Hope for change in the new Congress


By: Robert E. Meyer

For over two years, conservatives have been anticipating this moment, the first step to reinstall representatives in Congress which will hopefully put us back on the path toward limited government. While the characteristics that divide liberals from conservatives may be articulated on numerous fronts, the primary arguments are rooted in a fundamental disagreement over the proper role of the federal government or even government in general. Conservatives are actually “moderates” on a political spectrum that places tyranny on one end of the continuum, with anarchy at the opposite pole, with limited government as the middle ground.

Interestingly enough, political science taught from a liberal perspective uses a political or ideological spectrum that places communism on the left and fascism on the right. From there, it is a small rhetorical jump to falsely associate conservatism with fascism, while denying that progressivism is simply a watered down version of socialism. In reality there is little difference between the two polar extremes when measured by the standard of too much government control.

Conservative idealists point out that numerous activities of the government are illegitimate because there is no mandate for these functions under the U.S. Constitution. I long ago gave up on the idea that a bunch of self-interested politicians, even with a smattering of principled statesmen and constituents to hold their feet to the fire, will suddenly change policies, or defund programs that make a mockery of limited constitutional government. The best we can hope for is to stall growth of the government, and take baby steps back in the right direction.

One reason why this is so difficult is that once you get the public dependent on entitlements and wealth distribution schemes, it is almost impossible to wean them off the giveaways. It becomes nearly impossible to educate and motivate people to eschew programs which are perceived to be in their own self-interest. For every person too proud to accept government relief, 100 will elbow and shove each other to line up and receive it as a reckoned entitlement.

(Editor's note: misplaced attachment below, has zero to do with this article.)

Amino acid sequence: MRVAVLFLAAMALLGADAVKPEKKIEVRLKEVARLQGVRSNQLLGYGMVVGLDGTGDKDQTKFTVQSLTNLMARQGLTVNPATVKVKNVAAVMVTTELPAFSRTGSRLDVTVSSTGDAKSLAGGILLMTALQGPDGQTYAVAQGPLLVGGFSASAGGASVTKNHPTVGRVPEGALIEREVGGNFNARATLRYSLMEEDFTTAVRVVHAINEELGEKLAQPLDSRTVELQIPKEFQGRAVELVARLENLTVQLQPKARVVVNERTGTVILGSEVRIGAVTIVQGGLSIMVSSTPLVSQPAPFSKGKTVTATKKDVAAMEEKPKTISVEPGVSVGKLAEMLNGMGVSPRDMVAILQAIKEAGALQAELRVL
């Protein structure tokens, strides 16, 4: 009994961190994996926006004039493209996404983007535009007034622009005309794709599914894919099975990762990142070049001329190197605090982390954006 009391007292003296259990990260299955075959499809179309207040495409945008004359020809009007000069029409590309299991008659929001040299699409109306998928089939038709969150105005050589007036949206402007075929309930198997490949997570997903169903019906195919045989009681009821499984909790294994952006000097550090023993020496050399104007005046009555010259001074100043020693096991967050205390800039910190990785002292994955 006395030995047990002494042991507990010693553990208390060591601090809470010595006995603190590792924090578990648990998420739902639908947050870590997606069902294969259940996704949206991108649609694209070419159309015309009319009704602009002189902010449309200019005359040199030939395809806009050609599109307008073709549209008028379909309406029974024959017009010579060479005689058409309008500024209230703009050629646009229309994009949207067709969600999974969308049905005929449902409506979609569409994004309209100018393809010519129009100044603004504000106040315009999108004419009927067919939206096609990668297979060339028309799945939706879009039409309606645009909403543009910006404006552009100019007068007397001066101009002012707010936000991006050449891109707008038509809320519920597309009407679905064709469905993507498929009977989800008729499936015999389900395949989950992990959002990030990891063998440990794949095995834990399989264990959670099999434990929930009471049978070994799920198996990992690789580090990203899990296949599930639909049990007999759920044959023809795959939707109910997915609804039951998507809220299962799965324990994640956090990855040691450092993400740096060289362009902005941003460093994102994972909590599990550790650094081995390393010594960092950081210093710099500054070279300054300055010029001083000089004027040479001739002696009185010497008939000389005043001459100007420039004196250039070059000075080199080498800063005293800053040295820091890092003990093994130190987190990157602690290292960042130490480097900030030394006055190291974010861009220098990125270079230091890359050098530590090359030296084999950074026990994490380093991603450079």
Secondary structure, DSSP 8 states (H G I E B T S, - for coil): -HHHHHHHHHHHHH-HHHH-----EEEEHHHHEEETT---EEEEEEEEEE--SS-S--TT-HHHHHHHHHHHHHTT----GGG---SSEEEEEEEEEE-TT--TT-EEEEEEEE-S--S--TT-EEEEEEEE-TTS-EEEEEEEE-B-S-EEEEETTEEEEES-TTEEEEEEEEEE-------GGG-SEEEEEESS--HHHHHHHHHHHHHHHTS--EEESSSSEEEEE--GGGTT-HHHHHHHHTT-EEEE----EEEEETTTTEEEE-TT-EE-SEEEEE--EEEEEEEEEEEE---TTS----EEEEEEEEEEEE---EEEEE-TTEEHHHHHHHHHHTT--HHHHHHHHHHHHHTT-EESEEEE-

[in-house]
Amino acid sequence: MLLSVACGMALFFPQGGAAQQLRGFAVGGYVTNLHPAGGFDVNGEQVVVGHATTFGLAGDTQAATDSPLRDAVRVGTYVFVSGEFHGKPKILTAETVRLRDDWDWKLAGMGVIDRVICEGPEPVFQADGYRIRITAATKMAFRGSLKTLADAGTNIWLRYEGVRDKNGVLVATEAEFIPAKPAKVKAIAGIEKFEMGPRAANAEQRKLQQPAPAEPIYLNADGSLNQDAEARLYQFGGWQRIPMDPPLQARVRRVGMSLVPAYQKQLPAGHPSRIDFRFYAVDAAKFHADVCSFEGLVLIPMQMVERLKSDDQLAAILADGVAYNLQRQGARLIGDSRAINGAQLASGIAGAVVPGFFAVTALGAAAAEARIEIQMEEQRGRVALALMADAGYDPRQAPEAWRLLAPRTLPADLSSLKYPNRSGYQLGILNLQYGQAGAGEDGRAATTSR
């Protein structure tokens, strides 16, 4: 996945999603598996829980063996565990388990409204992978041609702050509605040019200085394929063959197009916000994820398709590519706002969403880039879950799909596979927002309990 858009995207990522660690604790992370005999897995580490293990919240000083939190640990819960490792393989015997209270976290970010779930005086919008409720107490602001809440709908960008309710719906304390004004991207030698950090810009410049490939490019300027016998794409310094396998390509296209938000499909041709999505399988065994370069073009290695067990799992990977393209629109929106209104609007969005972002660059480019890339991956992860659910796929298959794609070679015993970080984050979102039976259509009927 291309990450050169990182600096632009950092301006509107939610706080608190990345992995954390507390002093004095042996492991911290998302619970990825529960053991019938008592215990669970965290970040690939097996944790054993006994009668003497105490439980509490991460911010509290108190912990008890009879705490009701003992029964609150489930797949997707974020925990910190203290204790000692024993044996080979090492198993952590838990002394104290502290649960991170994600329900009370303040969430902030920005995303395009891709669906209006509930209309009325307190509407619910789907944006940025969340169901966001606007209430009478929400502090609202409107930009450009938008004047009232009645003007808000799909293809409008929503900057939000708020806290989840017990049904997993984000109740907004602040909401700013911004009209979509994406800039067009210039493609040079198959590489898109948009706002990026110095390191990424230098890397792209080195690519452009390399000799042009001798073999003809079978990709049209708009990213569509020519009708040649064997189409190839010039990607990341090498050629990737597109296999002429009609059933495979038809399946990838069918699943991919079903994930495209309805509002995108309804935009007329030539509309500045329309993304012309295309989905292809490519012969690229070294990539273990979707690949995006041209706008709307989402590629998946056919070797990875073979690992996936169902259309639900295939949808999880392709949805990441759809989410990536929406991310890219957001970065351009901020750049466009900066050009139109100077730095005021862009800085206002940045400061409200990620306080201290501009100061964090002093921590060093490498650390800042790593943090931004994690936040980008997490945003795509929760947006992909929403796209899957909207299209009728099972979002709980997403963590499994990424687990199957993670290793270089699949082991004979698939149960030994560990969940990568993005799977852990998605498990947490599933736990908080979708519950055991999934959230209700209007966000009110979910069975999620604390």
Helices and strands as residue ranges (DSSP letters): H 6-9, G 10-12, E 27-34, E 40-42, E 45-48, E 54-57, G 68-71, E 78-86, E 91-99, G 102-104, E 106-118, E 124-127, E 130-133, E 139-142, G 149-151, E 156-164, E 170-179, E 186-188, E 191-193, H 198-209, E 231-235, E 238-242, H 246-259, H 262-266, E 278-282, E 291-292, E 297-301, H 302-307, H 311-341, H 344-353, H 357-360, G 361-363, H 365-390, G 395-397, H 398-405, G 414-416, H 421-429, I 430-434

Liberals will insist that the correct role of the government is to assist people by means of wealth redistribution policies. They then try to place this under the “General Welfare” clause in the U.S. Constitution. Our Founders, Madison in particular, insisted that the correct understanding of this term was not that the federal government would be a charity of first resort, or the means of manufacturing equalized outcomes. Rather “General Welfare” is in contrast to specific welfare, whereby governmental policies were potentially designed to benefit all Americans, and the citizens of all states equally, rather than to benefit citizens of certain states or with special interests. It’s not a question of the federal government lacking compassion, but realizing that under the theory of federalism, the powers of the federal government were to be few and limited, whereas the powers of the states were to be many and more substantial. Notice also, that in the liberal view of things, private charity is seen as a virtually inconsequential force for legitimate wealth redistribution.

The above discussion probably provides a good rationale as to why voluntary contributions to charity are greatest from religious conservatives who believe it is their personal moral obligation to help others with their personal resources. Liberal secularists, who voluntarily give far less to private charities are for aiding others primarily via increases in taxes, particularly from those that they deem can better afford to pay.

Frequently we hear the references made linking conservative economic policies with the Charles Dickens character Ebenezer Scrooge. Those who make such comparisons can’t be very familiar with the actual story, at least as depicted in the famous 1951 cinematic version staring Alistair Sim. In the movie, the opening scene shows solicitors visiting Scrooge’s business office to raise money for the poor. Scrooge tells them he will not give to the cause, because people who are not well off must seek refuge from those institutions he helps to support with his taxes. So Scrooge, the supposedly greedy consummate capitalist, offers in substance, the same socialist solution that today’s progressives prefer. Nothing new under the sun.

In the 26 months since Barrack Obama has been elected president, many Americans have gone from a blind faith in the dogma of “hope and change,” to a position of agnosticism toward liberalism, whereby they are losing their religion. Remarkably, more than 40% of Americans still cling to an ideology that has failed miserably to bring about its promised utopia, but it’s easy to convince people that they have a right to plunder the geese laying the golden eggs.

I am hopeful that the freshman class going into this Congress, can be the first step of a catalyst that makes average Americans reconsider how they think about the role of government in their lives.

1 Comment

  1. Pingback by Twitter Trackbacks for Hope for change in the new Congress [thelandofthefree.net] on Topsy.com

    [...] Hope for change in the new Congress thelandofthefree.net/conservativeopinion/2011/01/05/hope-for-change-in-the-new-congress/

RSS feed for comments on this post. TrackBack URI

Sorry, the comment form is closed at this time.